Legislators Grapple with Medical Marijuana Rules
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Legislators Grapple with Medical Marijuana Rules
Posted by CN Staff on May 09, 2015 at 04:39:51 PT
By Saul Hubbard, The Register-Guard
Source: Register-Guard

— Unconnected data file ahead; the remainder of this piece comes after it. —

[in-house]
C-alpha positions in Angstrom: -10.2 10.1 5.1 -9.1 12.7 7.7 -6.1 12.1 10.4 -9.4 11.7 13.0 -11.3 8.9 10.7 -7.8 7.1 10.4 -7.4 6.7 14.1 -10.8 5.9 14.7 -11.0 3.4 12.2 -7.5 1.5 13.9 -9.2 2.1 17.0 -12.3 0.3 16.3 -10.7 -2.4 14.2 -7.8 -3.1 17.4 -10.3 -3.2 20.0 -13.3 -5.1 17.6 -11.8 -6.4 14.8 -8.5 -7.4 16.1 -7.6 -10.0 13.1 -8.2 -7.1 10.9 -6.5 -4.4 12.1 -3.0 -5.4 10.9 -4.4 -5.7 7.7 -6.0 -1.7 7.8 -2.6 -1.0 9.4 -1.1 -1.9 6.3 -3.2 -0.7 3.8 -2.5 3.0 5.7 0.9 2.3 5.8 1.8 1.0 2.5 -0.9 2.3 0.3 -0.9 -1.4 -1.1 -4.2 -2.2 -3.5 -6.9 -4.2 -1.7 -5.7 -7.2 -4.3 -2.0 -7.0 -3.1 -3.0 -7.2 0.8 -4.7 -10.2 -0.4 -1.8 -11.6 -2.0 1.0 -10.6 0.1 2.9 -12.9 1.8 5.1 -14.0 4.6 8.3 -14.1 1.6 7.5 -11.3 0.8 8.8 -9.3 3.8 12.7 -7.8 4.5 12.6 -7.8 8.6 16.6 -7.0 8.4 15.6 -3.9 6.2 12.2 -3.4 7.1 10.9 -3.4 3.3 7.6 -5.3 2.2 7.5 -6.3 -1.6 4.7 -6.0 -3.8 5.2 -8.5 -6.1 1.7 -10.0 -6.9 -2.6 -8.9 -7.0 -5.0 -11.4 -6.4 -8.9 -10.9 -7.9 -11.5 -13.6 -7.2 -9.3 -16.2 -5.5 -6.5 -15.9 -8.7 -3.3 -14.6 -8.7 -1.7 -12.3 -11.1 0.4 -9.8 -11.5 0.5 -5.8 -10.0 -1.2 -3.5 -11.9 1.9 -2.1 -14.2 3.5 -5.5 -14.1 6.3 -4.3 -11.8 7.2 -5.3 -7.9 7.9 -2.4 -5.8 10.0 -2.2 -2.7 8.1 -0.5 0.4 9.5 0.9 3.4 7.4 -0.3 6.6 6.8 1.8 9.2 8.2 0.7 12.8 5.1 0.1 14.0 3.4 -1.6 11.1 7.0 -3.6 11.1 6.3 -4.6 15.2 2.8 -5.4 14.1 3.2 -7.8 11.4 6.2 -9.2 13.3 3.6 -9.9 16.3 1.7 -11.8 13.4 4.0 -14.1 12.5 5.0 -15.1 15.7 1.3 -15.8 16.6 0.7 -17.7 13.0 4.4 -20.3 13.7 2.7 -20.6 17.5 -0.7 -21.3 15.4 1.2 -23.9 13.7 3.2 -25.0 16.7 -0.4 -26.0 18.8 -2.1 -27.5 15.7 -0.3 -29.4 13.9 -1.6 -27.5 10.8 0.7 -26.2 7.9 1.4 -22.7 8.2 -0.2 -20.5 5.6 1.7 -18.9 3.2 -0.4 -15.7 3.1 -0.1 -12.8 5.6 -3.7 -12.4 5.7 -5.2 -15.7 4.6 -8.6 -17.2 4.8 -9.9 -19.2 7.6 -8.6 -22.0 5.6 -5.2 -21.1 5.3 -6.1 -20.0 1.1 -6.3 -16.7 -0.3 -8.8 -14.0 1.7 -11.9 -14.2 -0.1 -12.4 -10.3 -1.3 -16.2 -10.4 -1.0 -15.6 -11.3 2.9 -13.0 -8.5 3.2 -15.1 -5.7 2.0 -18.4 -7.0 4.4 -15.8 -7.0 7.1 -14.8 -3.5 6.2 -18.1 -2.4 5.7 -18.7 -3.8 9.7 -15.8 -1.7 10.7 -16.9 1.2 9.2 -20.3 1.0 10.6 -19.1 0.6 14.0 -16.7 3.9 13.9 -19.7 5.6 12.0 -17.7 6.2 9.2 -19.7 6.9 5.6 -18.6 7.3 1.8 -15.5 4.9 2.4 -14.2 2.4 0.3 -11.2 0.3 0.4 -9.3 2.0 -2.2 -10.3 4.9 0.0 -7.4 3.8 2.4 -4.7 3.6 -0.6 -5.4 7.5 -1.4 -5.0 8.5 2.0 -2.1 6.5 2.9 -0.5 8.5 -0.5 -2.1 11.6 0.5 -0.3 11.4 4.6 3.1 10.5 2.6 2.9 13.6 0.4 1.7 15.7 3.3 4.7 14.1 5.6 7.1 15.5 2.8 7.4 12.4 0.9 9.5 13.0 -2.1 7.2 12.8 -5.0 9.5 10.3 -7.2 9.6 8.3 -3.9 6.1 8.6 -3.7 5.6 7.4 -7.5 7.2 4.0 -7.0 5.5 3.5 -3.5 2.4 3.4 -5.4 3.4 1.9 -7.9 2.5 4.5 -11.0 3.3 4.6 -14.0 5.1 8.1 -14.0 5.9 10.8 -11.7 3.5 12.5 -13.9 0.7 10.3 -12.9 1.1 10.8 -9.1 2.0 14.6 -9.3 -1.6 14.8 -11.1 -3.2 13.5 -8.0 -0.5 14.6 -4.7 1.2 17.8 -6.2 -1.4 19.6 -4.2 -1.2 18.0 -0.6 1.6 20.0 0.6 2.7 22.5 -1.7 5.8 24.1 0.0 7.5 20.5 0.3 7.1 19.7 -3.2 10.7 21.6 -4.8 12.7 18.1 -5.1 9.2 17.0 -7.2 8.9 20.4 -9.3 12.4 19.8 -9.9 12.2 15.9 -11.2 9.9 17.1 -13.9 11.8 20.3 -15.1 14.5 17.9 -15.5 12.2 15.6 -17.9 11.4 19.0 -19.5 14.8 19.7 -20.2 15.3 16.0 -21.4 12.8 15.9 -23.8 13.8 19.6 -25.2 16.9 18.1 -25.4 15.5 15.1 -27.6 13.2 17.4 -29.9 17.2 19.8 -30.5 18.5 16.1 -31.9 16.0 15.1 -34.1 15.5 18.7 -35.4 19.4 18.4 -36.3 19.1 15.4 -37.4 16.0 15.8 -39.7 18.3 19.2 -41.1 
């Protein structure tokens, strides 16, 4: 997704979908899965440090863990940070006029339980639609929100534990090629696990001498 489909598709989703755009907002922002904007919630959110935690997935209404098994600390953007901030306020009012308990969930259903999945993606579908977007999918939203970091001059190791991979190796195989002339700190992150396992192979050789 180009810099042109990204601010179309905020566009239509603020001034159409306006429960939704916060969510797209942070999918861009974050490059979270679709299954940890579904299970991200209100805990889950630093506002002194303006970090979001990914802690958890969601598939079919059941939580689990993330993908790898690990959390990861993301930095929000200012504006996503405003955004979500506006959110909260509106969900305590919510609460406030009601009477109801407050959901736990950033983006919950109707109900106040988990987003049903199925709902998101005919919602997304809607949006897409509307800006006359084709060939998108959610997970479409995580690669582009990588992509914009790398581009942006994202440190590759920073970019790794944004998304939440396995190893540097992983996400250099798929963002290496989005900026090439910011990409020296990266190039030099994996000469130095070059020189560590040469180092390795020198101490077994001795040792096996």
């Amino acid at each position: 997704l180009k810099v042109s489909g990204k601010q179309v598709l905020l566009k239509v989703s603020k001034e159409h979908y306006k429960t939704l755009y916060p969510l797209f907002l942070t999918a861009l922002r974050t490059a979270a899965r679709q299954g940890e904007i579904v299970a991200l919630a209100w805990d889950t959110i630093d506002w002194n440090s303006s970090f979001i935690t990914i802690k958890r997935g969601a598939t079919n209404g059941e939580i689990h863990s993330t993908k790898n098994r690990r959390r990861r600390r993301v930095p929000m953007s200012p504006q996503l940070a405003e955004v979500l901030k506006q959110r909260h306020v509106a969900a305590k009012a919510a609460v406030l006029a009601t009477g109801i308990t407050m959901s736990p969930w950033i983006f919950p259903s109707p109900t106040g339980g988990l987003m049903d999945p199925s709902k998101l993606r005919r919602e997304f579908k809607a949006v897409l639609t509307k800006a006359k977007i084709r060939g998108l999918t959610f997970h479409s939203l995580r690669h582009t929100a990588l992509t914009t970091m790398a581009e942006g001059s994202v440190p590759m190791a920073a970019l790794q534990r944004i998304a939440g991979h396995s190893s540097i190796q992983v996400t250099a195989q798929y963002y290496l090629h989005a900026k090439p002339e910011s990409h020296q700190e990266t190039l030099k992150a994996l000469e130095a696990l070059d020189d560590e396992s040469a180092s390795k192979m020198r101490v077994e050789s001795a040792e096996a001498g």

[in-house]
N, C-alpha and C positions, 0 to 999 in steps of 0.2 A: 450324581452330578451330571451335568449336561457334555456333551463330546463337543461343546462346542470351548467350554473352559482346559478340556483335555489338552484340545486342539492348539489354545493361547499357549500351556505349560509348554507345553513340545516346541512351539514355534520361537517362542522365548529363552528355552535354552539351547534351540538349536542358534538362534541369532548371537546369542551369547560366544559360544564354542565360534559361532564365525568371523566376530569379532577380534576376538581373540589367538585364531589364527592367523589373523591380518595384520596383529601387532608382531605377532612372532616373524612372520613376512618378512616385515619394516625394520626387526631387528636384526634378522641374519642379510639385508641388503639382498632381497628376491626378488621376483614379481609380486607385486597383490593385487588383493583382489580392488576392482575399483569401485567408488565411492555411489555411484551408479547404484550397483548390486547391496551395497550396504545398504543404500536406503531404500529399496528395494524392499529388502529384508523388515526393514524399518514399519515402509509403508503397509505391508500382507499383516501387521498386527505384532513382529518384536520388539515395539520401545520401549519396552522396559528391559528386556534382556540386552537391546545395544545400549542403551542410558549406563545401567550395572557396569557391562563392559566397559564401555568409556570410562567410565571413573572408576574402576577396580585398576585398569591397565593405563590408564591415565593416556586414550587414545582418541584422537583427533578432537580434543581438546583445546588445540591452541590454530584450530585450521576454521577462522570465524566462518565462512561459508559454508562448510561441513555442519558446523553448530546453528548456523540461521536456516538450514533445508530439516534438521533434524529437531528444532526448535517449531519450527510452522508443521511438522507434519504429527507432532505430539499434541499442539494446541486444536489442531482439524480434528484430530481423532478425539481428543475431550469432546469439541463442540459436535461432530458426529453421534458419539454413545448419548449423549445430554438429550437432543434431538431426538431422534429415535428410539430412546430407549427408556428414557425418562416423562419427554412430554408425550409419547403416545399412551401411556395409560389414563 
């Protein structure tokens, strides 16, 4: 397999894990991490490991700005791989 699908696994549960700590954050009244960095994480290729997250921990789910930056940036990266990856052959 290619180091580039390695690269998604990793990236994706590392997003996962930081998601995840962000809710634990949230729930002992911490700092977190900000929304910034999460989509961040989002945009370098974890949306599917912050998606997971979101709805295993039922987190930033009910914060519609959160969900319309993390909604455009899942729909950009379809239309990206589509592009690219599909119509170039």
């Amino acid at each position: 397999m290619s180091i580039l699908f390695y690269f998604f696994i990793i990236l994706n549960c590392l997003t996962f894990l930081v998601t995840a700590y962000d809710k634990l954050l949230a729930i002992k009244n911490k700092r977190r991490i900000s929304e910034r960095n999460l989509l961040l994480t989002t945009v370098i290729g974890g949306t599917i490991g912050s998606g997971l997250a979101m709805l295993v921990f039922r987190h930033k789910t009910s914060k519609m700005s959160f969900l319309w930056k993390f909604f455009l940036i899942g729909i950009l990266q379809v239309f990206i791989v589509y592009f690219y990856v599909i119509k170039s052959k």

Salem -- State lawmakers are struggling to reach consensus on new restrictions to impose on Oregon’s booming and a largely unregulated medical marijuana program.Many legislators view tougher limits on medical pot as key to successfully implementing the legal recreational marijuana system that voters approved in November. Currently, they say, substantial amounts of marijuana, ostensibly grown in Oregon for the medical program, are in fact sold into the black market, mainly in other states.